I can probably count on one hand the number of Indian films I’ve seen. And I KNOW I can count on one finger the number of Indian films I’ve seen that were about serial killers. Which brings me to the appropriately titled Psycho Raman.
To expose yourself to foreign cinema can be a bit of a culture shock at first. I remember when I first started watching European movies I was thrown off at first by the storytelling, pacing, and acting that felt strikingly different from what I’d become accustomed to watching American movies. So with Psycho Raman, I braced myself for a style of filmmaking that would be completely new to me.
I was quite looking forward to seeing what this new (to me) voice could bring to the tired serial killer genre, and- bad news first-, was a little disappointed how much director Anurag Kastyap’s film reminded me of so many American crime films that I’ve seen. The magnetic Nawazuddin Siddiqui plays Ramanna, a poor man in Mumbai with a taste for killing people with his giant metal pipe. Before he can escape from the scene of his first crime, he witnesses a drug-addicted cop (Vicky Kaushal) stealing from his victim and committing a murder of his own. Raman immediately sees a kindred spirit with this crooked cop and sets out on a two-year mission to help him embrace the killer inside him.
The symbiotic relationship between cop and killer is nothing new and I feel like I’ve seen every version there is of the “You complete me” speech but Kastyap shows us enough memorable images and packs enough suspense into Psycho Raman’s best scenes that his film is well worth watching. Mumbai is a compelling setting for this familiar story and, as the Fantasia Film Festival website notes, shows a side of India that most of us aren’t used to seeing.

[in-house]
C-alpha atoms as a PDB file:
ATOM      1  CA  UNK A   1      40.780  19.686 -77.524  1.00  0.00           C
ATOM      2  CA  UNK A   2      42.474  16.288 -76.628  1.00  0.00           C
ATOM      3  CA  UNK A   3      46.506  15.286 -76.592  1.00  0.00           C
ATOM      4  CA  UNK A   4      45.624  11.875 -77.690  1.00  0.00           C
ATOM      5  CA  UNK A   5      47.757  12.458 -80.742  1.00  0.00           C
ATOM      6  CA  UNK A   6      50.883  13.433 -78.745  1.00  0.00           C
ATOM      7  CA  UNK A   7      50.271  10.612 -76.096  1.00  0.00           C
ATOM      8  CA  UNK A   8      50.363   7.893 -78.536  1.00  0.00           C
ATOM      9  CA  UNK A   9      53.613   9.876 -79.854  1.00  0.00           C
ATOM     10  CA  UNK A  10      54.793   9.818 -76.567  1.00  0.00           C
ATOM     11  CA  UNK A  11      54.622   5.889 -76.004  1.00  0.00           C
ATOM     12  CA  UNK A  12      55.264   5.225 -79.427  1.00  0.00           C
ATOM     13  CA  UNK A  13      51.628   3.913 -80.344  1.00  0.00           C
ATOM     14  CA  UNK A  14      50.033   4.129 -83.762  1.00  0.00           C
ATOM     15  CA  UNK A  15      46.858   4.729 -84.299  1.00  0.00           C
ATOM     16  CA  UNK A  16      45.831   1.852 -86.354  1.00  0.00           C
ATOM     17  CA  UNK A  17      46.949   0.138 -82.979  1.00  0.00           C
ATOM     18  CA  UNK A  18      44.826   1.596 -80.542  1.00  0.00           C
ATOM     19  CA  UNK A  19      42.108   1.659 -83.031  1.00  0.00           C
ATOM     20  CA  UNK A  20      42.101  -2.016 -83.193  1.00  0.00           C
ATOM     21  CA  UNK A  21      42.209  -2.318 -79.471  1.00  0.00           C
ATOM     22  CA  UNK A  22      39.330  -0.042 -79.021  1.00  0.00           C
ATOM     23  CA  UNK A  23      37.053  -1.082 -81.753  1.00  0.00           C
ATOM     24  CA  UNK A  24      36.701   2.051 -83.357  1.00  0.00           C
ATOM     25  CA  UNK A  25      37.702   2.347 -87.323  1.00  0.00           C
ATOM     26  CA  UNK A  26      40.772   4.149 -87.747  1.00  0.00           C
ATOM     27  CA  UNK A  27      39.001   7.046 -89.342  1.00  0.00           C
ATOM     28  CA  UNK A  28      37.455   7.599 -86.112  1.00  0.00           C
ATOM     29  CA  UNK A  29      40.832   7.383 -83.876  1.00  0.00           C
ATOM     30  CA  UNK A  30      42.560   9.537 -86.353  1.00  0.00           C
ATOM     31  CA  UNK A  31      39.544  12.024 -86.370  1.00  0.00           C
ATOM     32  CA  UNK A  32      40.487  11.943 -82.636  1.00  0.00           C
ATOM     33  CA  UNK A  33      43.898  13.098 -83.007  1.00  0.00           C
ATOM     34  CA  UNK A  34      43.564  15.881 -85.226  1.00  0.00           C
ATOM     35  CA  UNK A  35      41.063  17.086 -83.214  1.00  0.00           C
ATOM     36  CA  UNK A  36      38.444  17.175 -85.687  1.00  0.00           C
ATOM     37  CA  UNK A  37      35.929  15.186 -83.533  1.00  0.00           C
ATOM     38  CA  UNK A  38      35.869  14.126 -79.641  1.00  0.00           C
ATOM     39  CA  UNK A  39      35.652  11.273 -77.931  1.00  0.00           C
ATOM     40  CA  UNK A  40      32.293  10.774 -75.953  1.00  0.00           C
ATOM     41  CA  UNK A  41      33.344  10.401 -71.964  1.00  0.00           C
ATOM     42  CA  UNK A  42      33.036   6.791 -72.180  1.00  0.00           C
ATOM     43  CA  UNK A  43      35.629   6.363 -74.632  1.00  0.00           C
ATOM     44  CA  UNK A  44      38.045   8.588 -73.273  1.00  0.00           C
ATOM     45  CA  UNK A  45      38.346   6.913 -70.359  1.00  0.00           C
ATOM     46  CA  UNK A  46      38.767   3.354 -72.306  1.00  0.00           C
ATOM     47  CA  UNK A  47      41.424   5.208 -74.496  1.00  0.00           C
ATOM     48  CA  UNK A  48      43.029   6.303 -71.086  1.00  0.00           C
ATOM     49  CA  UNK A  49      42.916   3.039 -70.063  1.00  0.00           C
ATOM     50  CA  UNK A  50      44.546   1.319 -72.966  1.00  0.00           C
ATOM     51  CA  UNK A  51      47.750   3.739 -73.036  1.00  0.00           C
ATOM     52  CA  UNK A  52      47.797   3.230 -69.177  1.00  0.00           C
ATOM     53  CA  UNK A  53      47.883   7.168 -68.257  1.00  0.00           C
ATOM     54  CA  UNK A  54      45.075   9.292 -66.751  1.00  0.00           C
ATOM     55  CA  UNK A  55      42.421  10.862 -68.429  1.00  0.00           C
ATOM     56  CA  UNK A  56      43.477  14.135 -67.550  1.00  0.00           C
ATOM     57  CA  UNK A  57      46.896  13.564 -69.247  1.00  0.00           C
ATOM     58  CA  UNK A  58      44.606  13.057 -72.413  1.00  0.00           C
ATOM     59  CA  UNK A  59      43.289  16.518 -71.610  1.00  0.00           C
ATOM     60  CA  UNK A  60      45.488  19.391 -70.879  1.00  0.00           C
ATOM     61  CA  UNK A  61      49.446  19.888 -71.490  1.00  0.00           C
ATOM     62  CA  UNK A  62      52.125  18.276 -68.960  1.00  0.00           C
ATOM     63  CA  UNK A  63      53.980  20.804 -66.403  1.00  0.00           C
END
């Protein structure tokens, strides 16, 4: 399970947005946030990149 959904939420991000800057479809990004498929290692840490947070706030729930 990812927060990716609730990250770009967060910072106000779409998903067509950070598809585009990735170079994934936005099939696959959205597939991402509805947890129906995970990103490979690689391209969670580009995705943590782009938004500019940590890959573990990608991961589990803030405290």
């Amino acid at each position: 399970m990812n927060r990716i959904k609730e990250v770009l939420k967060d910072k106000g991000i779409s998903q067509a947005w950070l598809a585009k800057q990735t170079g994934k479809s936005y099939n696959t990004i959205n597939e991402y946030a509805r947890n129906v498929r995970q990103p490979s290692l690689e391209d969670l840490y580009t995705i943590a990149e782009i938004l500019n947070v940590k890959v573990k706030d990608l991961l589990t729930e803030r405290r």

Raman, as played by Siddiqui, clearly has a very screws loose but- like all of our favourite movie psychos- is actually quite insightful. He’s a fun character and Kastyap enjoys filming him walking in slow motion to the beat of a pop song so much that it’s easy to get the sense that he seems him as the hero of this gruesome story. It almost feels like the start of a Raman franchise.
Kastyap enjoys his serial killer so much that he often neglects the equally if not more important character of Raghavan, the cop with a dark side. The film is divided into ten chapters and way too many of them don’t feature Raghavan at all. Not that I’m complaining. Kaushal doesn’t bring anything new to the drug addict or the angry cop and his scenes are often tedious. Still, the battle over this man’s soul is the whole point and Kastyap needed to put in a little more time developing this character.
A better film would have been about 20 minutes shorter and used that time more effectively. Still, though Kastyap always cuts away before the violence becomes gory, he doesn’t pull his punches. Psycho Ramanh is a dark and uncompromising movie and you may find its villain/anti-hero tough to shake.